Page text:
The fix is (not) in: lessons from the Ardagh case

The FTC recently accepted a proposed settlement that would end its litigation to prevent Ardagh Group SA’s proposed acquisition of Saint-Gobain Containers, Inc. from reducing competition in the glass container industry. The proposed consent agreement requires Ardagh to divest six of its nine U.S. glass container-manufacturing plants, along with its headquarters, mold facility, and engineering facility, well as customer contracts, molds, and intellectual property. These six plants and related assets will make the buyer the third-largest glass bottle manufacturer in the United States. The settlement cures the competitive concerns raised by the proposed merger, which otherwise would have resulted in harm to buyers of glass beer and spirits containers.

This was a hard-fought case, with significant preparation on both sides. While that alone is not unusual in modern-day Section 7 litigation, the case is noteworthy because of the parties’ attempt to “litigate the fix” by restructuring the deal after the Commission challenged the acquisition in court.

On Sept. 18, Ardagh filed its opposition brief in the district court and, for the first time, publicly announced its intention to restructure the transaction by divesting four glass plants and offering contract extensions to certain customers. At the Sept. 24 pretrial conference before the federal judge, Ardagh argued that such a divestiture—two of its plants and two of Saint-Gobain’s—would fix any competitive concern arising from the merger, and provide the Commission with effective relief. Yet Ardagh had not identified a buyer for the assets and discovery had already closed. Consequently, the federal judge ruled that it would be “premature and precipitous” for her to hear any evidence related to the proposed four-plant divestiture package.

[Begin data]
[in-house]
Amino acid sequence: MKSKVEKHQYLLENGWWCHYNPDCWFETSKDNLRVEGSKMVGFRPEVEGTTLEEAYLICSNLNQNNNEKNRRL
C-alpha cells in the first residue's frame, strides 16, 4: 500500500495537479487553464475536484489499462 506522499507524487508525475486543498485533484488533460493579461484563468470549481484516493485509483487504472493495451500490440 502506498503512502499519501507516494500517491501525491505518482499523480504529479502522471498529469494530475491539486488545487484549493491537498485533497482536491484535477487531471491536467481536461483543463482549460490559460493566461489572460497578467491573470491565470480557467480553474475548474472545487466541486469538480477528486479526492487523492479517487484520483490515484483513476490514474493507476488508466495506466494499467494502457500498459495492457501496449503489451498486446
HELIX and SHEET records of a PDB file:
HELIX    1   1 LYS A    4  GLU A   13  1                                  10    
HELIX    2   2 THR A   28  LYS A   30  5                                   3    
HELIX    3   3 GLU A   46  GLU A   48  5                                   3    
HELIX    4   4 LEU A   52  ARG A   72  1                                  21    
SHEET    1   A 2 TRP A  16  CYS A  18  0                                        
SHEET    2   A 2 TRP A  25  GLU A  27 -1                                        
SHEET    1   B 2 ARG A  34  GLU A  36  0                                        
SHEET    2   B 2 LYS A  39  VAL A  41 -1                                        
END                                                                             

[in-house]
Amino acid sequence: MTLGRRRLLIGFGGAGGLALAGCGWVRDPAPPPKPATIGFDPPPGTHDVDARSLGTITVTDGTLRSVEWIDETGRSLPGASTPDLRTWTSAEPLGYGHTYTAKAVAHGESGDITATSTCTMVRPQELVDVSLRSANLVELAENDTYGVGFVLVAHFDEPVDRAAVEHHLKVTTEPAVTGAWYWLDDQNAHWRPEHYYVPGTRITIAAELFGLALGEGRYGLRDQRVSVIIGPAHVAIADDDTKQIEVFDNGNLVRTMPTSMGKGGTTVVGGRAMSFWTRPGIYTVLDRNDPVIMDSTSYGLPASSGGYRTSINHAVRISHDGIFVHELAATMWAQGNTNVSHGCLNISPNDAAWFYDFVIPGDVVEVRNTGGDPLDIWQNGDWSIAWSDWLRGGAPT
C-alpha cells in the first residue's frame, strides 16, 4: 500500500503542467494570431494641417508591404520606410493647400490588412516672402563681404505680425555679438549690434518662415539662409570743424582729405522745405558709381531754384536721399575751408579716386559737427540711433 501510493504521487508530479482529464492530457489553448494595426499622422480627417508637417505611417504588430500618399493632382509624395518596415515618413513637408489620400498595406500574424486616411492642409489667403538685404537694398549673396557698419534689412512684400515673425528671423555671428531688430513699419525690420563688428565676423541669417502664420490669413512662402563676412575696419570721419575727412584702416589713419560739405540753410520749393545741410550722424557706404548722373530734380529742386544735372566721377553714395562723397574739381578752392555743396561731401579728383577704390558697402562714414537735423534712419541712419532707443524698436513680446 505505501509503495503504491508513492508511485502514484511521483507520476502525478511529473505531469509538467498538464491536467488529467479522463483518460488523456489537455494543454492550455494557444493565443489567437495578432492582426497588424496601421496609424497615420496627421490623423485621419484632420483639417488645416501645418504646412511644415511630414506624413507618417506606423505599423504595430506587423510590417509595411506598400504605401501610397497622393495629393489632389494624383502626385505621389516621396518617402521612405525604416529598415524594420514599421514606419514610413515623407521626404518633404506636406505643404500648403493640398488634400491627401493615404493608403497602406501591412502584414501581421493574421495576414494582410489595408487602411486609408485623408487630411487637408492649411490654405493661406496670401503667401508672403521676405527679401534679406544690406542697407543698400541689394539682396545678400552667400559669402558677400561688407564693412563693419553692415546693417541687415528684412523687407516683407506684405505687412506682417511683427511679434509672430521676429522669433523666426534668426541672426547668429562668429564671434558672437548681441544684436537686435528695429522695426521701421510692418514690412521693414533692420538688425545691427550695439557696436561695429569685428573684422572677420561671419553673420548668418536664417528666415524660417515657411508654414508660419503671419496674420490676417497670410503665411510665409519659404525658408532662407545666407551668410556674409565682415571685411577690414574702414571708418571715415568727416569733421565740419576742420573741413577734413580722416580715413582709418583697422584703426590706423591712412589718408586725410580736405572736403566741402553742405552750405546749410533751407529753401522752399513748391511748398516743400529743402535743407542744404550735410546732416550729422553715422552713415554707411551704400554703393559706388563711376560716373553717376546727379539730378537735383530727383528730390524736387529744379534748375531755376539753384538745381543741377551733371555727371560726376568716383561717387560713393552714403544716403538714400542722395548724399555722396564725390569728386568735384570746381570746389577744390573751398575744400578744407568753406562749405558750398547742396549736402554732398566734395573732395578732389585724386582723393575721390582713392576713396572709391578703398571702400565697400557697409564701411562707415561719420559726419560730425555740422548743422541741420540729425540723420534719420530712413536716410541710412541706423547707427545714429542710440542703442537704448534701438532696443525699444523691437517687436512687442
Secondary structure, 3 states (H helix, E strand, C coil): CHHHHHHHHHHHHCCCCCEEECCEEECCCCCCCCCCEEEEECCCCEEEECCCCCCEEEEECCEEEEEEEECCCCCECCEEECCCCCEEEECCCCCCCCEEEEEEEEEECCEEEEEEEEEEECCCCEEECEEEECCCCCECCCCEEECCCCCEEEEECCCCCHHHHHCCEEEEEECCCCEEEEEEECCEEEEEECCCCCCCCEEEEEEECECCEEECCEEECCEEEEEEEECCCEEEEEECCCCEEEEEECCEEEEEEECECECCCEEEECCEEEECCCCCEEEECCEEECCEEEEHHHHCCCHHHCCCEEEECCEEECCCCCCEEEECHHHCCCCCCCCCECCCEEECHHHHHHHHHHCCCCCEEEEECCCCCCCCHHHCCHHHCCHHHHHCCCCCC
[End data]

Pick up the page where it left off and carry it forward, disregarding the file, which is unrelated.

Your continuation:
This ruling reinforces the Commission’s approach to designing effective remedies for problematic mergers, the goal of which is to preserve or restore competition in the affected markets. Parties may present a divestiture proposal at any point in the process, including post-complaint. But the proposed package of assets to be divested must give a potential buyer everything it needs to operate the assets as a viable business that can effectively and immediately compete with incumbents so that the merger does not substantially lessen competition. Without a buyer in hand, if the proposed set of assets has not been operated as an ongoing business in the past, Commission staff will need time to evaluate the proposal to check whether a potential buyer could operate the assets in a way that preserves the competitive dynamics in the market. Part of that test is a check that interested and approvable buyers exist.

The package of assets contained in the proposed settlement has all the features that the proposal Ardagh sought to litigate lacked. It contains a package of six glass plants, which replicates nearly 100 percent of the parties’ current beer and spirits volume. These six plants, along with the auxiliary mold and engineering facilities, had been operated as an ongoing business by the former Anchor Glass Container Corporation before Ardagh purchased the company in 2012. The divested business will have a diverse mix of products, customers, and plant locations, and with the hold separate order in place, will be ready to compete for contracts right away. The assets will be run by an experienced leadership team who managed the same assets while they were under Ardagh and Anchor Glass ownership. Commission staff has vetted the package of assets with industry participants, and is confident that there are interested and capable firms to buy the assets. Based on this information, the Commission is assured that the plants and assets contained in the proposed divestiture will give a prospective buyer what it needs to effectively and immediately compete to supply glass containers to the exacting customers in this market.

The Ardagh case serves as an important reminder that the Commission is willing to litigate if necessary to obtain an effective remedy. It will accept only a settlement that provides an effective remedy to the competitive concerns that are likely to ensue from a proposed merger. Ending the litigation without an effective remedy would not meet the Commission’s goal in enforcing Section 7: to prevent mergers that would likely substantially lessen competition. The proposed order announced last week is one step closer to achieving that goal on behalf of glass container customers in the U.S.

The author’s views are his or her own, and do not necessarily represent the views of the Commission or any Commissioner.

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